Why It’s Important to Have Life Insurance

Unexpected accidents can lead to financial ruin for any family that is not prepared for the worst. Outside of that, families who know that death will come with heavy financial burden may not have the means to save in the time frame available. There are many reasons to have life insurance, and all you need is one reason which makes it important to your family.

Workplace Insurance Has Too Many Gaps

Many people, especially if you work in a service or construction-based job, will provide some form of life insurance. The terms of these policies usually provide coverage only under very precise situations. Usually, workplace life insurance will only provide benefits to surviving family members if the death took place while on-the-job. Or, if the death was a result of injuries from the workplace. The likelihood of that happening is extremely rare. Additionally, these policies don’t often cover the entirety of funeral expenses.

Paying Off Debt

Your surviving family members may not be financially responsible for your debt. Some forms of debt, such as credit cards do not pass on to your next of kin. Meanwhile, student loans may qualify for forgiveness in the event of a death; in some circumstances, forgiveness is not available. Debt can follow your family after you pass, even if they’re not legally liable for resolving the outstanding balance. Why? Debt collectors will not stop collection efforts until your family either pays or takes legal action. Having life insurance can prevent your family from dealing with harassing demands for money that isn’t available.

Providing Financial Stability

Life insurance policies are meant to cover expenses that the family otherwise would not be able to pay for. Usually, this will include funeral expenses, outstanding debts, and to cover everyday household expenses. Regardless of your type of life insurance, your family will likely lose a source of income after someone passes. Most adults, even older adults, contribute to the household monetarily. After you pass paying the mortgage, buying groceries, or keeping up on the heating bill may prove difficult.

Additionally, many people choose a life insurance policy that will provide a form of inheritance. This can leave young children a bit of financial stability when they come of age. Or young adult children can benefit from some added financial stability that they would have had if their parent was still around.

It’s Generally Not Expensive

Depending on the type of insurance you get, the extent of the coverage, and your age, insurance may not be expensive at all. Life insurance isn’t expensive when you get quotes and shop around as well. Like any other form of insurance, be sure to contrast and compare rates and policies before committing to anything. Many policies are available for a monthly payment that would not provide the same payout if you had just saved that money. This argument, commonly used against getting life insurance, doesn’t account for the fact that many people won’t save that 30, 50, or 100 dollars every month. Work with an insurance provider that makes you comfortable and has policies that cover everything you care about.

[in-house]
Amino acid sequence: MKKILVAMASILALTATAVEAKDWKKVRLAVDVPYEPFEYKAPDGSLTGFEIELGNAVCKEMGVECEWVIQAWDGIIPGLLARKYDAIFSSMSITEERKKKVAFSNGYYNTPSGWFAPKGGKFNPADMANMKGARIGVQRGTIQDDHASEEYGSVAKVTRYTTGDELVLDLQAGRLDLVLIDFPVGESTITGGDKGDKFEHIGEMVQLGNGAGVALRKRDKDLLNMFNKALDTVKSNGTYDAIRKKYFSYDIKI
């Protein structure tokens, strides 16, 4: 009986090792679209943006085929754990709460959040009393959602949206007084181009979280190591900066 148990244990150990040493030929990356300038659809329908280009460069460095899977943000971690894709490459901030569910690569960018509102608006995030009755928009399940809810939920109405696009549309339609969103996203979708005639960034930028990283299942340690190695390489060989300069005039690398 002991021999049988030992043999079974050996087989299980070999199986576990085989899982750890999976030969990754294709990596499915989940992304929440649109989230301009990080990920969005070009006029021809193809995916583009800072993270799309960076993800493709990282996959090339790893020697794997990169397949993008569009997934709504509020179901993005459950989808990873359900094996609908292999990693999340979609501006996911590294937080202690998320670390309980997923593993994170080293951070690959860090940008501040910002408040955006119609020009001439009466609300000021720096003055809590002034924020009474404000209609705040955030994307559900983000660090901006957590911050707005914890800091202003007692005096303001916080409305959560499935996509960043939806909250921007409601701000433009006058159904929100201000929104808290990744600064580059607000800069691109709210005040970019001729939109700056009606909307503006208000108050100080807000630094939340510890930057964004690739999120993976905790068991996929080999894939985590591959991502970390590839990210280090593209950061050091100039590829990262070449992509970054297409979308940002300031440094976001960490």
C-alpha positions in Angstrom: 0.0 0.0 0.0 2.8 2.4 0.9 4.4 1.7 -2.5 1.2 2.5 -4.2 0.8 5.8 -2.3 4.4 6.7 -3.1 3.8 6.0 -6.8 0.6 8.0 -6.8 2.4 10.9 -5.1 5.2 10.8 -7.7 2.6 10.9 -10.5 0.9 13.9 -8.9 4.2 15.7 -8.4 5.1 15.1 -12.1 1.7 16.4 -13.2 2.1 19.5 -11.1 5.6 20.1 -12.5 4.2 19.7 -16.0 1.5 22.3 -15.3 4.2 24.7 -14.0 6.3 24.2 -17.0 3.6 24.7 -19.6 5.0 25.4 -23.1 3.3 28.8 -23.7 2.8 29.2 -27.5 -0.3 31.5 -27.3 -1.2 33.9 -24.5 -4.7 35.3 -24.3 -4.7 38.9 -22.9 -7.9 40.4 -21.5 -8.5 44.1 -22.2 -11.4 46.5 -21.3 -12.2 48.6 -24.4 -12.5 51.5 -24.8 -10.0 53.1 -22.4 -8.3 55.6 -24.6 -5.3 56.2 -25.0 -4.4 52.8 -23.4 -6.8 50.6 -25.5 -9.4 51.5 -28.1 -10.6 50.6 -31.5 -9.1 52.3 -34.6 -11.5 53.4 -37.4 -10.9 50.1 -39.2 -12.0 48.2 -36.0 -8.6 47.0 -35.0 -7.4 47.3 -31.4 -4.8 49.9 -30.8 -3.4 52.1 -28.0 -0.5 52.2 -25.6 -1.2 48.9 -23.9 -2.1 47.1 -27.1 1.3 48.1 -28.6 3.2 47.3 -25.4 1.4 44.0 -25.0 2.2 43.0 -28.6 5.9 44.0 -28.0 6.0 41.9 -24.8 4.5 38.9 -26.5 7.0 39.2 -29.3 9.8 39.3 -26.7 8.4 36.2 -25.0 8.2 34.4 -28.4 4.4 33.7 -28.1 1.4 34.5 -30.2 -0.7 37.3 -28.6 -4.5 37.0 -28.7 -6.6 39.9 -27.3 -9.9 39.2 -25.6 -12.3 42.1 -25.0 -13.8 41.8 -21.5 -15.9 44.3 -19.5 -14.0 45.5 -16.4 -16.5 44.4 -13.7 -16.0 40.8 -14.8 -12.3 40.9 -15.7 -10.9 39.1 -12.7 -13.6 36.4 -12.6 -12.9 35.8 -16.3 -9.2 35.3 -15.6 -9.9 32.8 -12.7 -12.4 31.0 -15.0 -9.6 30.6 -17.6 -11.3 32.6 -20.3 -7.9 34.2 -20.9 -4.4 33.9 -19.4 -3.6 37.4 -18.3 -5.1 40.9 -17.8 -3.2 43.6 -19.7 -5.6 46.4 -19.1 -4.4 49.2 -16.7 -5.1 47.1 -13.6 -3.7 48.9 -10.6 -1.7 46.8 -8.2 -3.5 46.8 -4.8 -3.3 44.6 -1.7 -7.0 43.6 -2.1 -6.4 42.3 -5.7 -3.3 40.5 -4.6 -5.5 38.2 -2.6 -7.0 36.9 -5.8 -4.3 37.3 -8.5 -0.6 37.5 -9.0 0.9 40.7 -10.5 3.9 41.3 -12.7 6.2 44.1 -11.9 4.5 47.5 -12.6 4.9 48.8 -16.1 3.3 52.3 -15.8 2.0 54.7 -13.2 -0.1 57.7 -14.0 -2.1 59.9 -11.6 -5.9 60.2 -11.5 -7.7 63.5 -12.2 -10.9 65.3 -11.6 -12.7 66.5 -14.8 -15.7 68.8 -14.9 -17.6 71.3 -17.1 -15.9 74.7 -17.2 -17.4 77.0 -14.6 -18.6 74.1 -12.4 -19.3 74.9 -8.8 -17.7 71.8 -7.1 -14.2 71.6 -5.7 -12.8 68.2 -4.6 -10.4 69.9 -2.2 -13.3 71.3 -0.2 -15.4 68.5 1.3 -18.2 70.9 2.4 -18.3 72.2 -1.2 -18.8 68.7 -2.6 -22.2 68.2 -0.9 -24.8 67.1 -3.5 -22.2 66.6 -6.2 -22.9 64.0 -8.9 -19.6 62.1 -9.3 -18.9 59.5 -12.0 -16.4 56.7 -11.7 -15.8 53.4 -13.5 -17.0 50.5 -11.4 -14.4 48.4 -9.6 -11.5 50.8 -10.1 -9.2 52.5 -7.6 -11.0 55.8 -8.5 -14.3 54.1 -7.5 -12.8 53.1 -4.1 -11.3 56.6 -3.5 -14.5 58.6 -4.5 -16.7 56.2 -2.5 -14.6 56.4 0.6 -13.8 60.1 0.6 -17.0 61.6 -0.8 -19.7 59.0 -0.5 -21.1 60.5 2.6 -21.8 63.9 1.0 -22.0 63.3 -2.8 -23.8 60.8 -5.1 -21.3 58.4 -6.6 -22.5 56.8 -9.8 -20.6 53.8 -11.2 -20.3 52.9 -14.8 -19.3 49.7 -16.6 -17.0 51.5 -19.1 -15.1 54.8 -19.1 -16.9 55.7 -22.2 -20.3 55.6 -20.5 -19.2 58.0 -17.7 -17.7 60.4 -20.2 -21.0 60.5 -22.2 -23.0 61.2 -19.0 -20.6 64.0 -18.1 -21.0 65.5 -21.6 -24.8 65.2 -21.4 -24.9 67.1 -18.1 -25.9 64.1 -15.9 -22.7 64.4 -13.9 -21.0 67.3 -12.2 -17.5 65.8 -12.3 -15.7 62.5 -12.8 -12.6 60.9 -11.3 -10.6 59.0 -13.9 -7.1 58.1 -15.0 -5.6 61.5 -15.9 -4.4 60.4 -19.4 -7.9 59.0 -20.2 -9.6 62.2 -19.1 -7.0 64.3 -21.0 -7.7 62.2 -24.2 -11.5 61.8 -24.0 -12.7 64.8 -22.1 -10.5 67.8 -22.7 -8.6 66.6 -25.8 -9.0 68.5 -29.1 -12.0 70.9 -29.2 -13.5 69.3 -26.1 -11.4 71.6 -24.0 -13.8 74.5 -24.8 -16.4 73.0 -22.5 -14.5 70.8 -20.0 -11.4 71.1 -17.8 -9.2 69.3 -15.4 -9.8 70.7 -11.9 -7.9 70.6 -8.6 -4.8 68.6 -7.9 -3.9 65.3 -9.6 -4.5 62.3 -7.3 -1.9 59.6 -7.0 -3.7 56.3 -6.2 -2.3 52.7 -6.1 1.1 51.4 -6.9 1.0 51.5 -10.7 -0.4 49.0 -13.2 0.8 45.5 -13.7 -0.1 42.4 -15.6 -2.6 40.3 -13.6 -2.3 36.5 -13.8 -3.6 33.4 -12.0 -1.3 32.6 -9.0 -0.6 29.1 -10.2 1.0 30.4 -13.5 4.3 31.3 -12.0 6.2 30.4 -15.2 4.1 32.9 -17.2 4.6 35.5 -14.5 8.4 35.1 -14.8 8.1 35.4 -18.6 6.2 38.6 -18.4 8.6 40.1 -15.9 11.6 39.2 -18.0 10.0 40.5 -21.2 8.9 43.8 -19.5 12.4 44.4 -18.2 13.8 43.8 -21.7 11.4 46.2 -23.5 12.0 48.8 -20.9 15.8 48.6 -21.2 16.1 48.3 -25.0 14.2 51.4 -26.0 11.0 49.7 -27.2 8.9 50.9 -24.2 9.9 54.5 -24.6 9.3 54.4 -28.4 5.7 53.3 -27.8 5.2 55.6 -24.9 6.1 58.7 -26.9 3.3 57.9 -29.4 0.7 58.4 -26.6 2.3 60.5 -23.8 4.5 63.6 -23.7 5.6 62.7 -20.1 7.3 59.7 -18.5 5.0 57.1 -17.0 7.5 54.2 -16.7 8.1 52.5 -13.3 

This Should Be Your Monthly Financial To-Do List

For most of us, managing our money is just another chore, like mopping the floors or switching out the air filters. It’s something we dread doing, and if we’re lucky, we only need to check in on our money once a month or so.

Obviously, some things (like paying your bills) should be done more than once a month, but there are some financial to-do’s that you can tackle every four weeks. These tasks will keep you on track without overloading you with daily money chores.

Every 30 days or so, take an hour to address the following list. Trust me: it’ll give you some peace of mind and ensure you’re doing everything you need to in terms of financial security.

Do a Soft Pull on Your Credit Score

Although you don’t want to do a “hard” pull on your credit report too often, it’s smart to use one of your credit card accounts or another app to check your credit score without affecting it. This helps you monitor for unapproved activity and make sure your credit score is staying in good shape. Soft pulls aren’t as accurate as hard pulls, but they’re fairly close and harmless to your score.

If your credit score is lower than you want it to be, this is your chance to respond to negative changes quickly. Missed a payment? Call your credit card company and ask them to waive it. Lost points because you applied for a loan? Freeze your credit so that you’re not tempted to apply for anything else in the near future. By checking your credit score often, you’ll become more adept at making necessary changes to keep it at a healthy number.

Check in on Your Net Worth’s Progress

I’ve talked about the importance of net worth before, but it’s not something that’s worth checking on a daily basis because it typically grows slowly. However, you should take a look at your overall worth at least once a month to ensure it’s progressing the way you want it to. The better understanding you have of your big financial picture, the easier it is to make smart decisions over the course of the next month.